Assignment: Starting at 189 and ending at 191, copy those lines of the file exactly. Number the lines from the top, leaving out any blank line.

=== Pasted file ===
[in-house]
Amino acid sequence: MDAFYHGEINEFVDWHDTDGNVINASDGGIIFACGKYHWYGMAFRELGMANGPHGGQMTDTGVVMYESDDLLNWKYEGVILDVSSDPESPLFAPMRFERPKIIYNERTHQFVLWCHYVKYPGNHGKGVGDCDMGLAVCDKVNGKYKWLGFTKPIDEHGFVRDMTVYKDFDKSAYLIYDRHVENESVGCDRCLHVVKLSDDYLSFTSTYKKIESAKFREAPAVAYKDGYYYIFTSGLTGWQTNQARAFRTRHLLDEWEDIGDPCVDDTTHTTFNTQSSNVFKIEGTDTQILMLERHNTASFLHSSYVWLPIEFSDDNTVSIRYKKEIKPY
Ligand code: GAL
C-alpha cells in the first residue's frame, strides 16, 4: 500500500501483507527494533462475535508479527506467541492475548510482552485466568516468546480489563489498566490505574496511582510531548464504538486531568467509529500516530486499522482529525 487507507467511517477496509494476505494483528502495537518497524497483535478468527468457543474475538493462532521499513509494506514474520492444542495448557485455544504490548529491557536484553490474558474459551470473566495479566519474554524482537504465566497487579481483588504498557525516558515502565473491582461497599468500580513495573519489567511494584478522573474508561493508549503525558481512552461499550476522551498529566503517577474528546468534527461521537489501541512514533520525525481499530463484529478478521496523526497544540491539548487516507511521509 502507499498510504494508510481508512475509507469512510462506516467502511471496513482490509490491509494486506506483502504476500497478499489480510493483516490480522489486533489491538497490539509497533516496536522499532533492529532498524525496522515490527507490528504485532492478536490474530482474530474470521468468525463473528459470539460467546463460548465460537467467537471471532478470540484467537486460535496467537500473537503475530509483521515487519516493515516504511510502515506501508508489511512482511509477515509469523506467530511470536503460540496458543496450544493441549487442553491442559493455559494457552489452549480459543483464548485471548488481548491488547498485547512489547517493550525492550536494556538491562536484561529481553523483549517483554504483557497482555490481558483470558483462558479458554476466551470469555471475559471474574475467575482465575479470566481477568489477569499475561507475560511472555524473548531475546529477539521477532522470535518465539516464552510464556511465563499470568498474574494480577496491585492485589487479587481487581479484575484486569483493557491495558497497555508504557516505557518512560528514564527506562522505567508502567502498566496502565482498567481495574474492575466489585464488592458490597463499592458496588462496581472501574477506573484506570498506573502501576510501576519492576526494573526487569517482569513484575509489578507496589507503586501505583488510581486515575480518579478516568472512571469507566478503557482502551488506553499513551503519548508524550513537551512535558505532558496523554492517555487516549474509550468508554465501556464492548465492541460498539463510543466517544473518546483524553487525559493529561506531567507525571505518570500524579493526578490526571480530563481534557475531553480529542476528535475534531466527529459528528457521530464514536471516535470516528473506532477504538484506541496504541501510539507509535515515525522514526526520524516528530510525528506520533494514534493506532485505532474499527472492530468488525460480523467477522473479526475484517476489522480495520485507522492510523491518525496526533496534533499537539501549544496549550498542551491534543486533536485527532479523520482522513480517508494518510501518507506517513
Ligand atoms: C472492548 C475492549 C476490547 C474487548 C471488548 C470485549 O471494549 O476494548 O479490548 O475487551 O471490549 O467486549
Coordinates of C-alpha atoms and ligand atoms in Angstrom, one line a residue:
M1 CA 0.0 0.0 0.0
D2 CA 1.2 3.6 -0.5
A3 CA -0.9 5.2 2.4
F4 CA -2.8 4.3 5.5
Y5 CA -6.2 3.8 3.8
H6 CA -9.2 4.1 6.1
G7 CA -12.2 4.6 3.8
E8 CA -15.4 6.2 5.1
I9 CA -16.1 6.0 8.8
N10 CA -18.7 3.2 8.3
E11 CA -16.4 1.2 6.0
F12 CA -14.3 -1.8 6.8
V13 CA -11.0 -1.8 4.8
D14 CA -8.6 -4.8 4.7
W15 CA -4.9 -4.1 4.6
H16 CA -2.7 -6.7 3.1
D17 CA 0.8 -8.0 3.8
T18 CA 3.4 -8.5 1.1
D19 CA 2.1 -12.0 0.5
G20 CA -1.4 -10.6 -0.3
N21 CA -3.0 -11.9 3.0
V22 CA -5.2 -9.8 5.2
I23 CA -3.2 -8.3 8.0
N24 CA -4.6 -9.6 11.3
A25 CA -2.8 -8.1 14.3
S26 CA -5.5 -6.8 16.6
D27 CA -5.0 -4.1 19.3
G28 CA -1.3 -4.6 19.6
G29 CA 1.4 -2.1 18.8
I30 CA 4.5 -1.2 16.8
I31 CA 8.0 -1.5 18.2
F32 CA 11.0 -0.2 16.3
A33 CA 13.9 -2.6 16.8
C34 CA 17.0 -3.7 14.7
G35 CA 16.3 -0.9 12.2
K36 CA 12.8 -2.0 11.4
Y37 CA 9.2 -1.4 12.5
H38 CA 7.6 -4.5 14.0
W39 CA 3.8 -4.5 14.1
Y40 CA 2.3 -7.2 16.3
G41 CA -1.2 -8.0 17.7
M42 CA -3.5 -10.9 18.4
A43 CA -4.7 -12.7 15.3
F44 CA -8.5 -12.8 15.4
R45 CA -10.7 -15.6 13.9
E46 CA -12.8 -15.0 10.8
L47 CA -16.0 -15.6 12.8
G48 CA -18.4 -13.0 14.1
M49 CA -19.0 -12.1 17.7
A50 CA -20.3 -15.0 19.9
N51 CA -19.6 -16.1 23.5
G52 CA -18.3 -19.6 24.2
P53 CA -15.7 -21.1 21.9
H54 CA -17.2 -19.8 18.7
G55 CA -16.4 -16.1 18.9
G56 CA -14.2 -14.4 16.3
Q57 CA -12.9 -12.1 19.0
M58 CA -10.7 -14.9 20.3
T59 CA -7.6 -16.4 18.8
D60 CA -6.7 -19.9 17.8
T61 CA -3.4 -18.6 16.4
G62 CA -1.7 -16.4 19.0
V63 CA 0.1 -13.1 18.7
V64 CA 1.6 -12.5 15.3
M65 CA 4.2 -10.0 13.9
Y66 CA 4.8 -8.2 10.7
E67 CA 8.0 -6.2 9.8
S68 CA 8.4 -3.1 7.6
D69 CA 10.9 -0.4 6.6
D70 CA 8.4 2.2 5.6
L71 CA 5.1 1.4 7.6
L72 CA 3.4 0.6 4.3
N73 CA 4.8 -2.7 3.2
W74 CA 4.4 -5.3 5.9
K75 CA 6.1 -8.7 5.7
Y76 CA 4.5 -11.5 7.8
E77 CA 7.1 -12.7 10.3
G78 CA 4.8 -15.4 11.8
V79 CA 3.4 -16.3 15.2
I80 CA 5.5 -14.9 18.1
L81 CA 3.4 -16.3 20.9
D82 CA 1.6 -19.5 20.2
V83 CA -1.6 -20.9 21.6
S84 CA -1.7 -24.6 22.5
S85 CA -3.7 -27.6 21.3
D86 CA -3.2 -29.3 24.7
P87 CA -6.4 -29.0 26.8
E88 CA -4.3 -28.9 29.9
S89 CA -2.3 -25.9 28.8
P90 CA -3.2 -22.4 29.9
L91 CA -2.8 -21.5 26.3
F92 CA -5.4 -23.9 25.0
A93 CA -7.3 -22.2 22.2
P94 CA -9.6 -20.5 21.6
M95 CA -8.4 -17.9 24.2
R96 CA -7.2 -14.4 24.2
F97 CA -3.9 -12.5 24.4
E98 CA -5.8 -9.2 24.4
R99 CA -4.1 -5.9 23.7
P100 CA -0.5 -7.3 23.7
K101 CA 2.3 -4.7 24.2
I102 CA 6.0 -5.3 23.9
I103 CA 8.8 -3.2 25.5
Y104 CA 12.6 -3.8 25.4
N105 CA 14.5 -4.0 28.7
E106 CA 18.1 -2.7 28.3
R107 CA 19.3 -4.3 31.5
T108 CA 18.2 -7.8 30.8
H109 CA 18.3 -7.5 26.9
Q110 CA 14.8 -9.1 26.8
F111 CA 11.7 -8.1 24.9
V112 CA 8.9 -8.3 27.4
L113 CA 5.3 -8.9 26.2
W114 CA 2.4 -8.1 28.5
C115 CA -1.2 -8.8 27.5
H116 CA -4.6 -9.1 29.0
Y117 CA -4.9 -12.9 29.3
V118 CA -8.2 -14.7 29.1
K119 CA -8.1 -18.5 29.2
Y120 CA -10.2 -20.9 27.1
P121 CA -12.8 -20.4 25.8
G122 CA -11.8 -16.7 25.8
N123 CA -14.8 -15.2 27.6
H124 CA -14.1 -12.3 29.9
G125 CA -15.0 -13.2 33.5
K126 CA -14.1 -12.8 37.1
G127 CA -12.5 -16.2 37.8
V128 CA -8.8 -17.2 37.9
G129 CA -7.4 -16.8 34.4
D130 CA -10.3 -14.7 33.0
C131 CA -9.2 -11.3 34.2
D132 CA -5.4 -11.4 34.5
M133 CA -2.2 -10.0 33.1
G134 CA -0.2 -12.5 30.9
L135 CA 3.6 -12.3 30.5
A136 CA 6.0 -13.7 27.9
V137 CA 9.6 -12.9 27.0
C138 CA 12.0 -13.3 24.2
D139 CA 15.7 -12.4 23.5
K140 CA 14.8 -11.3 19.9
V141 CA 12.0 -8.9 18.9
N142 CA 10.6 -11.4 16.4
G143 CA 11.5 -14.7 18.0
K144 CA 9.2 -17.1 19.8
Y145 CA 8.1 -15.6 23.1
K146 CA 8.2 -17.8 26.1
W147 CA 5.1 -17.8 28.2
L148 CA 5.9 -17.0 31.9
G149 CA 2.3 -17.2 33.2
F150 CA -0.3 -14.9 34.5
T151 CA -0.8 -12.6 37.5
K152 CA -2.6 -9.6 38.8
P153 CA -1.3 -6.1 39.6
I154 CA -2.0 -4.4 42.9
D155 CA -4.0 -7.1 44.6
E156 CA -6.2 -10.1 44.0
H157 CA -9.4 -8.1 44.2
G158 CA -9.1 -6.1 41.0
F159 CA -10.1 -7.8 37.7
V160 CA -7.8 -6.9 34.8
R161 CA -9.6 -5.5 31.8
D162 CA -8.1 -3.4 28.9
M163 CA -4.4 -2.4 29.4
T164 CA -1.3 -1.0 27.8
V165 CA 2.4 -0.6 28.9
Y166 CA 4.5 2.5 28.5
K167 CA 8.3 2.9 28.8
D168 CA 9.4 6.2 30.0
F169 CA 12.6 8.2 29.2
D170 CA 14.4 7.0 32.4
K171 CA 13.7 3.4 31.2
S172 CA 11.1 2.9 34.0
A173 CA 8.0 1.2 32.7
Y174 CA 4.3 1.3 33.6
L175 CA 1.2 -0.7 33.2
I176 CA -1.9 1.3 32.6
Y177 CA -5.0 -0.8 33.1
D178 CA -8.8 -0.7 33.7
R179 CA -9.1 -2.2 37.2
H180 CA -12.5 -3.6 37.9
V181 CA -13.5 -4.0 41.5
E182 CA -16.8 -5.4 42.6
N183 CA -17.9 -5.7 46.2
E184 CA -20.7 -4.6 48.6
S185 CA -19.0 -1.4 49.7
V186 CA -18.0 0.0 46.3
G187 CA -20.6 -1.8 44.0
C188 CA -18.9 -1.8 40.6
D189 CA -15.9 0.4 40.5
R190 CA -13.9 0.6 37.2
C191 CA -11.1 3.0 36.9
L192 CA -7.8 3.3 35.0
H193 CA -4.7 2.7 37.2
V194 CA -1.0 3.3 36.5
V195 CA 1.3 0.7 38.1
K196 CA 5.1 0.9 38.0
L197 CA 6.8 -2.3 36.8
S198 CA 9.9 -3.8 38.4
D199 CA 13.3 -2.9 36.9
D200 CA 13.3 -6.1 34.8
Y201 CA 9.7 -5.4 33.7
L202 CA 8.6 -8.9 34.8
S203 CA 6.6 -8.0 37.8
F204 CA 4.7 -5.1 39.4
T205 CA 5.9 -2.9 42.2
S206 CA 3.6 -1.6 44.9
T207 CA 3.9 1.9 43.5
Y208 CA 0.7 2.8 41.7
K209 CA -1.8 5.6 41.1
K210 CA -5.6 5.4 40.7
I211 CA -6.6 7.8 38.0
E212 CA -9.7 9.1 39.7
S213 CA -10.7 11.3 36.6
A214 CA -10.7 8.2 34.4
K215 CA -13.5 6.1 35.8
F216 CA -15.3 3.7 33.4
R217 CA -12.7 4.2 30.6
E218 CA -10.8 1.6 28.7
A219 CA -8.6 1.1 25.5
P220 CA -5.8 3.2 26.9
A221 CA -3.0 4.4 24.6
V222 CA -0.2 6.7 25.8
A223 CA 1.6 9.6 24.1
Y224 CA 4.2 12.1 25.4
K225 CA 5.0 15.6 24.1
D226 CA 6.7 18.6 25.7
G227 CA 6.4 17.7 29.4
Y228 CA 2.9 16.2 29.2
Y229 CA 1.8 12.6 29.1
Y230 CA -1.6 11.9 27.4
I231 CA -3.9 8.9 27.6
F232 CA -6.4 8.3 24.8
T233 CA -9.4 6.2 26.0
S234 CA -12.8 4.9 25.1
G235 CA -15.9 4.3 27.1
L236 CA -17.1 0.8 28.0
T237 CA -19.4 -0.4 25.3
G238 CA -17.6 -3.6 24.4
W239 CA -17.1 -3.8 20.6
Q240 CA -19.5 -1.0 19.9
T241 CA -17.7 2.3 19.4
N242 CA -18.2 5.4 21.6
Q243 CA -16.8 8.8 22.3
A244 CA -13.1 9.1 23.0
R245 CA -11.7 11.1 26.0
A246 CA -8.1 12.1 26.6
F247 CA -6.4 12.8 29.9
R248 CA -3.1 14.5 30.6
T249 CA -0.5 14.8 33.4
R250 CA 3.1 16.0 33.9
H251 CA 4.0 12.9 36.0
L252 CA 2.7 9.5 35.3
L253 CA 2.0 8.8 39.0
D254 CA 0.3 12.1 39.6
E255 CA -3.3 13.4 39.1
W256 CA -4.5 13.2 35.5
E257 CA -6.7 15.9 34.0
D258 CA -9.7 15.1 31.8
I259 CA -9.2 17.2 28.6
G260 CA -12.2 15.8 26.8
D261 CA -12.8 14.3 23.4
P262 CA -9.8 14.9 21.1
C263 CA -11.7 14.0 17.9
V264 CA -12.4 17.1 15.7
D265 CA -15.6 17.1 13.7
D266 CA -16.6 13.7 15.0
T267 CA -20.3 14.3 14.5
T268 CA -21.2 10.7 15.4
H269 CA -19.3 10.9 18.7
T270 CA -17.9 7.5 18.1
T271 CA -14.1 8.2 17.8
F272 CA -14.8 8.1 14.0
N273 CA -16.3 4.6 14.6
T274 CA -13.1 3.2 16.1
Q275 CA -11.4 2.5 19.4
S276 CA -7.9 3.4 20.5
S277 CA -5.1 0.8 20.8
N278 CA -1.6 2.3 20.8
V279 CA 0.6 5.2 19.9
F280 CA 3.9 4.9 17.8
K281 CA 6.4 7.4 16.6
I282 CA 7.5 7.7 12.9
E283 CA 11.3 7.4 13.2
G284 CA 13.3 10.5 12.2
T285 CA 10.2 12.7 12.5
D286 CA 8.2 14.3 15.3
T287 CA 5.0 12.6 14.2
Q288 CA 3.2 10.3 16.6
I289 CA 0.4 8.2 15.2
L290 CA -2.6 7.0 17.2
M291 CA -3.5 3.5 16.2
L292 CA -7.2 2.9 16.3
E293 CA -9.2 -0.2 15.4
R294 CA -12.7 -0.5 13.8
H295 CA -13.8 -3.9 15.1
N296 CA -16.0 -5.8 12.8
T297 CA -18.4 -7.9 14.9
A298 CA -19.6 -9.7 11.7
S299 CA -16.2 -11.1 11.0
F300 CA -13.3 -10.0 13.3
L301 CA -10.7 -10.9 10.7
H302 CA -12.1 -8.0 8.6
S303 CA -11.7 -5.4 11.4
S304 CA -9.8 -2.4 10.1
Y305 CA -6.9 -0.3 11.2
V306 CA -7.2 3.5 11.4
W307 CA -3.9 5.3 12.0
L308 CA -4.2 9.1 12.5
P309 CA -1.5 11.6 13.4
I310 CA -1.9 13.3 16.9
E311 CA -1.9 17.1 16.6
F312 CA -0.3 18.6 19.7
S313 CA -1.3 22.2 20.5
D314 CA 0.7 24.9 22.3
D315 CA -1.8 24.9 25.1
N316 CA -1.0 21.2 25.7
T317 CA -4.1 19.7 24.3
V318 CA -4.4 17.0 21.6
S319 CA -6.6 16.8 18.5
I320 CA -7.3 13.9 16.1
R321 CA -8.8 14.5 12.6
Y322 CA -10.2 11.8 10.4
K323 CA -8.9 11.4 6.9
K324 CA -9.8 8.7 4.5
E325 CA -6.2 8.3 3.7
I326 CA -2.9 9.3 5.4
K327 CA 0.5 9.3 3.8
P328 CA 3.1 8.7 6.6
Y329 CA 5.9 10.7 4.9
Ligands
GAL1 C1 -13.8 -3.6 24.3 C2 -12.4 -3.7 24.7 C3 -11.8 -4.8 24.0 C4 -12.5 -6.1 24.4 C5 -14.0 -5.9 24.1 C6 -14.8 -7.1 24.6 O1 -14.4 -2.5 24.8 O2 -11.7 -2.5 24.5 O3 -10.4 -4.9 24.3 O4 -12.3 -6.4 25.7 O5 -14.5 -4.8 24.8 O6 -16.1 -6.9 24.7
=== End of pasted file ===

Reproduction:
N183 CA -17.9 -5.7 46.2
E184 CA -20.7 -4.6 48.6
S185 CA -19.0 -1.4 49.7